Justice Breyer Opposes Court Packing, But Does Support One Possible Reform


OPINION: This article may contain commentary which reflects the author's opinion.

Supreme Court Justice Stephen Breyer made headlines on Sunday when he discussed a myriad of hot topics surrounding the Court and what the future might hold.

During an interview on “Fox News Sunday,” Breyer began by saying he is opposed to the Democrats’ idea of packing the Supreme Court.

“I think, well, people understand to some degree why it’s a good idea what Hamilton thought. And he thought the court should be there because there should be somebody – somebody who says when the other two branches of the government have gone outside the confines of this document,” Breyer said.

“Well, if one party could do it, I guess another party could do it,” he said. “On the surface, it seems to me you start changing all these things around and people will lose trust in the court.”

However, Breyer did say he is open to the idea of term limits instead of the current lifetime appointments.

“I think you could do that. It should be very long-term because you don’t want the judge who’s holding that term to start thinking about his next job. But it would make life easier for me,” Breyer said.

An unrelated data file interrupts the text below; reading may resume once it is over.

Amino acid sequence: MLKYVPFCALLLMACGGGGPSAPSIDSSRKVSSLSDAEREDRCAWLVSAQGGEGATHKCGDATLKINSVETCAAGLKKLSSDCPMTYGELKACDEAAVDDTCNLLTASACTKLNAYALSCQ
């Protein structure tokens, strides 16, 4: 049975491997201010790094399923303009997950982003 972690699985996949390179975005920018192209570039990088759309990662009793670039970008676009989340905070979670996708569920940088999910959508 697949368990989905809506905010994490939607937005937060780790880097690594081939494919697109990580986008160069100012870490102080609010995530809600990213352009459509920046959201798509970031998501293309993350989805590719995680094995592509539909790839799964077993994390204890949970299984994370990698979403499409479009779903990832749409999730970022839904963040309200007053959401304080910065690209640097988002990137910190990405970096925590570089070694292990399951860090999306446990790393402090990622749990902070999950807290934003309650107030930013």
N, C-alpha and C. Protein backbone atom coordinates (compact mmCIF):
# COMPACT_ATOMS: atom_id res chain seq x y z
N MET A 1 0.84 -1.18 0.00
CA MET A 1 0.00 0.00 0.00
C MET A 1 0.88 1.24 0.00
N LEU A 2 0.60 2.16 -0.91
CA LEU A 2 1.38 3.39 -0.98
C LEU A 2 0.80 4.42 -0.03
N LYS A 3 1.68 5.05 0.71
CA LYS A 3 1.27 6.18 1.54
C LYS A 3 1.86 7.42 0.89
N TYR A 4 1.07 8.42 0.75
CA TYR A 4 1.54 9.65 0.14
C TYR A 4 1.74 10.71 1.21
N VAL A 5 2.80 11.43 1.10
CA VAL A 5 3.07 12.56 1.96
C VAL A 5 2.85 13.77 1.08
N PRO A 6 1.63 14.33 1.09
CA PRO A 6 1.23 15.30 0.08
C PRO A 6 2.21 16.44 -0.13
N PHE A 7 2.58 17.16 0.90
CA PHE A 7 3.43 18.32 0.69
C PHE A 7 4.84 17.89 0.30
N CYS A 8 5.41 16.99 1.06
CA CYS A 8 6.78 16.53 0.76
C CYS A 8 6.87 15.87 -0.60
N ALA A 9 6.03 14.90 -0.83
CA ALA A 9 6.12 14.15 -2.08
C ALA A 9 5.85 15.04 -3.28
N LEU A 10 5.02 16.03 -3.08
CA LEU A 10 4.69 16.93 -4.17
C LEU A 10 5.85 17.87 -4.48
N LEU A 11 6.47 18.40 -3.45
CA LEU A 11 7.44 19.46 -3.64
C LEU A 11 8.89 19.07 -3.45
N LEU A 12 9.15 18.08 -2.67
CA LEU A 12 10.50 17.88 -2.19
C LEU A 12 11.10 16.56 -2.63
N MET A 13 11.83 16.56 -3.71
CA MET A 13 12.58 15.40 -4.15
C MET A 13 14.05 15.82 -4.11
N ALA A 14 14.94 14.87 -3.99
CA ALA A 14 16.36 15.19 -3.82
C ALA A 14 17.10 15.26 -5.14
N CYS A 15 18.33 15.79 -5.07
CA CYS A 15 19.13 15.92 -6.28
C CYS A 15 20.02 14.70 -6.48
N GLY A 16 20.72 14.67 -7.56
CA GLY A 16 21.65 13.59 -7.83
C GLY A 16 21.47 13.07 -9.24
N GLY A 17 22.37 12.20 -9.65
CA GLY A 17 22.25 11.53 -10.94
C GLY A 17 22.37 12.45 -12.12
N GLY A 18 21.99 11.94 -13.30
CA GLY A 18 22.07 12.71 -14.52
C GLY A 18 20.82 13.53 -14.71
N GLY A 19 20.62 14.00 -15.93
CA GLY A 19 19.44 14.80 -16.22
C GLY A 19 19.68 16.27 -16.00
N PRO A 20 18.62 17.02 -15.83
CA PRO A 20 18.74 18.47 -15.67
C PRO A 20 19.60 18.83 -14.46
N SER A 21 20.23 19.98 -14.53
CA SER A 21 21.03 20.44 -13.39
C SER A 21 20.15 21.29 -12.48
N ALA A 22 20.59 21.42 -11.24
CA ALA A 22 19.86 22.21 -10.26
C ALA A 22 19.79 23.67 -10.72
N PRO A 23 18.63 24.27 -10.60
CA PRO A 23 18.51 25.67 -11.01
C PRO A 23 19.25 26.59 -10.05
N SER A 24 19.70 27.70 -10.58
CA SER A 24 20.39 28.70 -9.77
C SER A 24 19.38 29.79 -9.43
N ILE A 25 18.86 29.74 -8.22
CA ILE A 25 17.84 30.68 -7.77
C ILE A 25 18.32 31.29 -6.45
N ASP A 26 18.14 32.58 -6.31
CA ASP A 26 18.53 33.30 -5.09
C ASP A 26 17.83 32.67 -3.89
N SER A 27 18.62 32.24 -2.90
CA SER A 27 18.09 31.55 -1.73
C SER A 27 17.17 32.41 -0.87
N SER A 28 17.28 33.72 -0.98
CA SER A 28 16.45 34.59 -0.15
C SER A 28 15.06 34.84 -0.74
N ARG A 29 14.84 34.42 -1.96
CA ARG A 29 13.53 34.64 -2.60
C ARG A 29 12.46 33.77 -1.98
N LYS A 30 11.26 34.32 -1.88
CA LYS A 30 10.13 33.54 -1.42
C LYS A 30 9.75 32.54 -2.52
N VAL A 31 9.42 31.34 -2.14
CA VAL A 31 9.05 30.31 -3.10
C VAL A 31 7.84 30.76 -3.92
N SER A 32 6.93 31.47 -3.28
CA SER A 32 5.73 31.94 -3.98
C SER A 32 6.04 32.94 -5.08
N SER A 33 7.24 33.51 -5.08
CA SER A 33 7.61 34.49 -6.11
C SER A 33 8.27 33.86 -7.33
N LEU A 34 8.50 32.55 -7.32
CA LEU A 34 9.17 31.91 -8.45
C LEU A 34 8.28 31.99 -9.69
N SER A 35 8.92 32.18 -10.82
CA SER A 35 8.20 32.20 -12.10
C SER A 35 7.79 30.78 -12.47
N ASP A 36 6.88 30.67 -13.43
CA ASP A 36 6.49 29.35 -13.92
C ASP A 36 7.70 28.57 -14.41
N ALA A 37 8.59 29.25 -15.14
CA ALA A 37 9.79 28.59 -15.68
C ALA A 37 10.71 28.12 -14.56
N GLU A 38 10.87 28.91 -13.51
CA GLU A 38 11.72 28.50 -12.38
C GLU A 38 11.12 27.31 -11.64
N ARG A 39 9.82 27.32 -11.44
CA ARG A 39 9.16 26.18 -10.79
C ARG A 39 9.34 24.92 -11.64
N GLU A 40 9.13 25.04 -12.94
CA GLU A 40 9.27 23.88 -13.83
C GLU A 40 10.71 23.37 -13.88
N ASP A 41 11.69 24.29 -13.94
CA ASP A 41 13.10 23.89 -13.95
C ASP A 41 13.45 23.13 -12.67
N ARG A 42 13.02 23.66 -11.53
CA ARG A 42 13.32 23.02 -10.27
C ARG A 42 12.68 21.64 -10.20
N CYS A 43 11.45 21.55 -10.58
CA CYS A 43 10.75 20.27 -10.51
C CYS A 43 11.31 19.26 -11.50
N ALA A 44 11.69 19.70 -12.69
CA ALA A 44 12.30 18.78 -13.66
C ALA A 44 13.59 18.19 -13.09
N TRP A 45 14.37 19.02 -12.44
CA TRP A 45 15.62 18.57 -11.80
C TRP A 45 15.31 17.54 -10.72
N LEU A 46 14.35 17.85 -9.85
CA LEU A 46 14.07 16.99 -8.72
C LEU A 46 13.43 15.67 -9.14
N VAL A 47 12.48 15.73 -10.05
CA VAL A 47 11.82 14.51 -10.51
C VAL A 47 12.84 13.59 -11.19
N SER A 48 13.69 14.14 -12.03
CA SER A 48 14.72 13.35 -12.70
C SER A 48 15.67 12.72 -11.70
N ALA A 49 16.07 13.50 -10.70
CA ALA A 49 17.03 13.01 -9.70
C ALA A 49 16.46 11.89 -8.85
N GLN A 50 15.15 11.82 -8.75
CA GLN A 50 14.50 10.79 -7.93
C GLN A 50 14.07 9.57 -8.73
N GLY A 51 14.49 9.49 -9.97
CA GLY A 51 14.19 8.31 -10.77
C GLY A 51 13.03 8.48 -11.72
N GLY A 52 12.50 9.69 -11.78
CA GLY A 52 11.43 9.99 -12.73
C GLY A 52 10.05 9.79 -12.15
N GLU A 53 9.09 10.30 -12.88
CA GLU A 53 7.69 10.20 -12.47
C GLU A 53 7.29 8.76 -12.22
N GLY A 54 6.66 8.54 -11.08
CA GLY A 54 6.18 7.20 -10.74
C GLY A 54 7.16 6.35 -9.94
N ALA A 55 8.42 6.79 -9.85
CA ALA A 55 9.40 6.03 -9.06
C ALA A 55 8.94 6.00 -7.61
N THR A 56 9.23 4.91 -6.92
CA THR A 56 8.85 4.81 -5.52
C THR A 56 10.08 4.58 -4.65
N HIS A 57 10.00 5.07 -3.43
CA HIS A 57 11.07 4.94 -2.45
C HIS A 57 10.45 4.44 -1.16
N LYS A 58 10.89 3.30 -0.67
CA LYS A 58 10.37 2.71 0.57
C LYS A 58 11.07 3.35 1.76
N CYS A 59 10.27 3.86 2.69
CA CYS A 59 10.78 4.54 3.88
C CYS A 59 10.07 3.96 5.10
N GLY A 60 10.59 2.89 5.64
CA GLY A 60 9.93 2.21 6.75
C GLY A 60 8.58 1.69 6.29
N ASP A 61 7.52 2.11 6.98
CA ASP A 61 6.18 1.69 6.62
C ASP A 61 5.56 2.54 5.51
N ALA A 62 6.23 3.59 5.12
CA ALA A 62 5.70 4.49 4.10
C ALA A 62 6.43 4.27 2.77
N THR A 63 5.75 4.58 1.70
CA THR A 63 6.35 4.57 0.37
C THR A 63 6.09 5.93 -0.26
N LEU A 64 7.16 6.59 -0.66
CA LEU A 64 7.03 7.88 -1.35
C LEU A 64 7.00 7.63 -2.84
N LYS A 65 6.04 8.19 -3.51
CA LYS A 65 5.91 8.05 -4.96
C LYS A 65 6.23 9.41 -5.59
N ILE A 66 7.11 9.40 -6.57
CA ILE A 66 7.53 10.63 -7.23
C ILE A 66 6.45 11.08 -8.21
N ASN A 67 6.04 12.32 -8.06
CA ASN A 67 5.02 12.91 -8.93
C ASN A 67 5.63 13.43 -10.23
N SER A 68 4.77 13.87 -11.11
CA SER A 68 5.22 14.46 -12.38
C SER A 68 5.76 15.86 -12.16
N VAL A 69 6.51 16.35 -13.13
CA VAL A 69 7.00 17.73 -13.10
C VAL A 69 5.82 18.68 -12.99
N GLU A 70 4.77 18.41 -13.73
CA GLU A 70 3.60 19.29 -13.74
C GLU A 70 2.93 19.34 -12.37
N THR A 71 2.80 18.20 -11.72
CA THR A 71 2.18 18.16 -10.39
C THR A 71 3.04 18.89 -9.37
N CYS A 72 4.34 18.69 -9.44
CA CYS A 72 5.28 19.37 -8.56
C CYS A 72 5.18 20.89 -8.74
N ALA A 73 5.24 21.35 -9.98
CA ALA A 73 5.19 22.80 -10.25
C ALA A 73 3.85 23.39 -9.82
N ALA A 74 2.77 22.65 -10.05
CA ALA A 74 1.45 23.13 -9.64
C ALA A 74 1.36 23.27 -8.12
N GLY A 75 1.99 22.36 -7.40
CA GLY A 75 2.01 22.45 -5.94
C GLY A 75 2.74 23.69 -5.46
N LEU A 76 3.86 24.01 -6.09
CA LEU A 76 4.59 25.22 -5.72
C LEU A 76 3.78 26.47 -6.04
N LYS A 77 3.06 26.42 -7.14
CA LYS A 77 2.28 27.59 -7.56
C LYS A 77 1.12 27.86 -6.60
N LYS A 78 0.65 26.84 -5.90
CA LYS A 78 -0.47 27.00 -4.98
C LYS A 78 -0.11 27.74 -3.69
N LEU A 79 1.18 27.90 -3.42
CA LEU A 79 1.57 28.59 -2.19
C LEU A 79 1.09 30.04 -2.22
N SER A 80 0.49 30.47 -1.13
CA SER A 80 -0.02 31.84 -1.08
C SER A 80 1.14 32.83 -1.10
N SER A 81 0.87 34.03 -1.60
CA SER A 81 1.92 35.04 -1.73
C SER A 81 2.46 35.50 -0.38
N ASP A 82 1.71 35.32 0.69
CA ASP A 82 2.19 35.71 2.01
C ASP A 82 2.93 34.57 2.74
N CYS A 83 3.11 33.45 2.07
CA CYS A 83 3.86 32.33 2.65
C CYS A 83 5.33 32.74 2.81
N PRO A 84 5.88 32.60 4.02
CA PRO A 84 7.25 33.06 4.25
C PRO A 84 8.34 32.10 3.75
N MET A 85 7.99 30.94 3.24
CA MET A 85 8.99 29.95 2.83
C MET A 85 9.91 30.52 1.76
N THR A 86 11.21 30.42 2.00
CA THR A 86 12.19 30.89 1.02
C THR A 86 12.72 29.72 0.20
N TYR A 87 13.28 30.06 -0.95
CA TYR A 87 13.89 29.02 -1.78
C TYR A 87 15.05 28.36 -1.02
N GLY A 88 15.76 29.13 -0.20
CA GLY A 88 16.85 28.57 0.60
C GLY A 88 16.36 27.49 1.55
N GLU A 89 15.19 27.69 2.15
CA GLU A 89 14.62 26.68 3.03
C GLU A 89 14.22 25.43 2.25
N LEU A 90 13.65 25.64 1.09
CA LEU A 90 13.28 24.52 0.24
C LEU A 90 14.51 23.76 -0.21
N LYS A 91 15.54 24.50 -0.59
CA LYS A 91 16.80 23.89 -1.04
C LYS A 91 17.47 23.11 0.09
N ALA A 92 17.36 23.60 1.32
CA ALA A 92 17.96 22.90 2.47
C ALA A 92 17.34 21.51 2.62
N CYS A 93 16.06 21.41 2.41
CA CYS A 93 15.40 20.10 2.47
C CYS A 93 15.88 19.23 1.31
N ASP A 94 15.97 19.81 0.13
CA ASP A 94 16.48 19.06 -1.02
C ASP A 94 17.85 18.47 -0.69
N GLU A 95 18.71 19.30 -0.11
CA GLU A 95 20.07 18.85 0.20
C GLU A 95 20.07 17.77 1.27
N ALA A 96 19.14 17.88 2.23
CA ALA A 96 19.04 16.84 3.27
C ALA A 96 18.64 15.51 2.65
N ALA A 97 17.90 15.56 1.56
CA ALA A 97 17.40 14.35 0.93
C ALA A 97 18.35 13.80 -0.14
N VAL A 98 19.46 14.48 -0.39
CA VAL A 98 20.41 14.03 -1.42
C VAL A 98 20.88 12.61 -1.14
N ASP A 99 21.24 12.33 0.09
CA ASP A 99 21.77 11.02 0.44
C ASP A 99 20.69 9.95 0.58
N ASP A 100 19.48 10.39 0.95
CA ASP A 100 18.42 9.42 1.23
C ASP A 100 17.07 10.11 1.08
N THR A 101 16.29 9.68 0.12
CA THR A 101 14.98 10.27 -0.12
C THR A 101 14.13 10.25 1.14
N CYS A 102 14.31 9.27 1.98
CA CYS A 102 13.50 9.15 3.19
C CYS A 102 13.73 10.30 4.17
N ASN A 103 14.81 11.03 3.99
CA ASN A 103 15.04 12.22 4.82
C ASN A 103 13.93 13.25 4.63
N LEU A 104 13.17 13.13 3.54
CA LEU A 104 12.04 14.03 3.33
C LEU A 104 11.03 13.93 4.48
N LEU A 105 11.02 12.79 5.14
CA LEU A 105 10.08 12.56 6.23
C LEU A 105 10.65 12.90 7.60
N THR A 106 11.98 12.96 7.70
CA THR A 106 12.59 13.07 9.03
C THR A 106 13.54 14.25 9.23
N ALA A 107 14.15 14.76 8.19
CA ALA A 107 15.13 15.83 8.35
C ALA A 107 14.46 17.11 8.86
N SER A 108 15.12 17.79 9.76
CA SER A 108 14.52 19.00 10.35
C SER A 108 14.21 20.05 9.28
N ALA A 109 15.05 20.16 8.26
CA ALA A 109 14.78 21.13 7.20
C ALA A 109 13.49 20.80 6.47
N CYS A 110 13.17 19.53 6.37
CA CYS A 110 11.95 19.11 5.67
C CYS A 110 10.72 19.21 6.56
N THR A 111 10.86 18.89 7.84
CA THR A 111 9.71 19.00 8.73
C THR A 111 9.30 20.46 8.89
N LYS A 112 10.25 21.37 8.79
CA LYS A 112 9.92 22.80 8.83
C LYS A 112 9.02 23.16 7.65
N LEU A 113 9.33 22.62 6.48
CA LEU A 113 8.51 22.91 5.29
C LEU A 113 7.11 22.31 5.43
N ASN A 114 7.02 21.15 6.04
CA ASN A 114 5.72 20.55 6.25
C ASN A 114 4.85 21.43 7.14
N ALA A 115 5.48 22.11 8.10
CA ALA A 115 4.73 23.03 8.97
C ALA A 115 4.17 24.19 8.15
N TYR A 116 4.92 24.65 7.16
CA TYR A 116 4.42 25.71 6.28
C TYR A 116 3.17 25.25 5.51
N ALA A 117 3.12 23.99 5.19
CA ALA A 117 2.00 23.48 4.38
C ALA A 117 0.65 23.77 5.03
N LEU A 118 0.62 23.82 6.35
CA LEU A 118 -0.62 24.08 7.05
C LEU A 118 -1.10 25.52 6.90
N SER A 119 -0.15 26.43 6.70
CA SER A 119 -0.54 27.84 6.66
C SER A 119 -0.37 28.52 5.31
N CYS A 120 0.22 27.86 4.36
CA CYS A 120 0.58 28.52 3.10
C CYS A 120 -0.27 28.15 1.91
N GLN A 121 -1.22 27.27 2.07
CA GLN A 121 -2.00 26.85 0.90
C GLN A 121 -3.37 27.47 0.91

“I don’t intend to die on the court. I don’t think I’ll be there forever,” Breyer added.

“There are many factors, in fact, quite a few,” Breyer said. “And the role of court and so forth is one of them. And the situation, the institutional considerations are some. And I believe, I can’t say I take anything perfectly into account, but in my own mind, I think about those things.”

With those considerations in mind, he said, “I didn’t retire because I decided on balance I wouldn’t retire.”

“That’s the political environment,” Breyer said of the present state of affairs. “Now you may disapprove of it, I may disapprove of it, and if enough people in the public want it to change or be modified one way or the other, it will be.”

“I’m there for everybody. I’m not just there for the Democrats. I’m not just there for the Republicans. And I’m not just there because the president was a Democrat who appointed me,” he said. “It’s a very great privilege to be in that job. And part of it is to remember that you’re there for everyone. They won’t like what you say half the time – or more. But you’re still there for them.”



Late last month, Breyer revealed he is weighing “many considerations” about whether he should retire.

In an interview with the New York Times, the 83-year-old liberal justice said one of the factors he’s considering is who would Joe Biden nominate to be his successor.

Breyer said he did not want his potential replacement to undo his nearly two decades of work on the bench.

“I don’t think I’m going to stay there till I die — hope not. There are a lot of blurred things there, and there are many considerations,” Breyer said.

Democrats want Breyer to retire sooner rather than later.

Joe Biden and the White House are worried that efforts to push Breyer into retirement could backfire.

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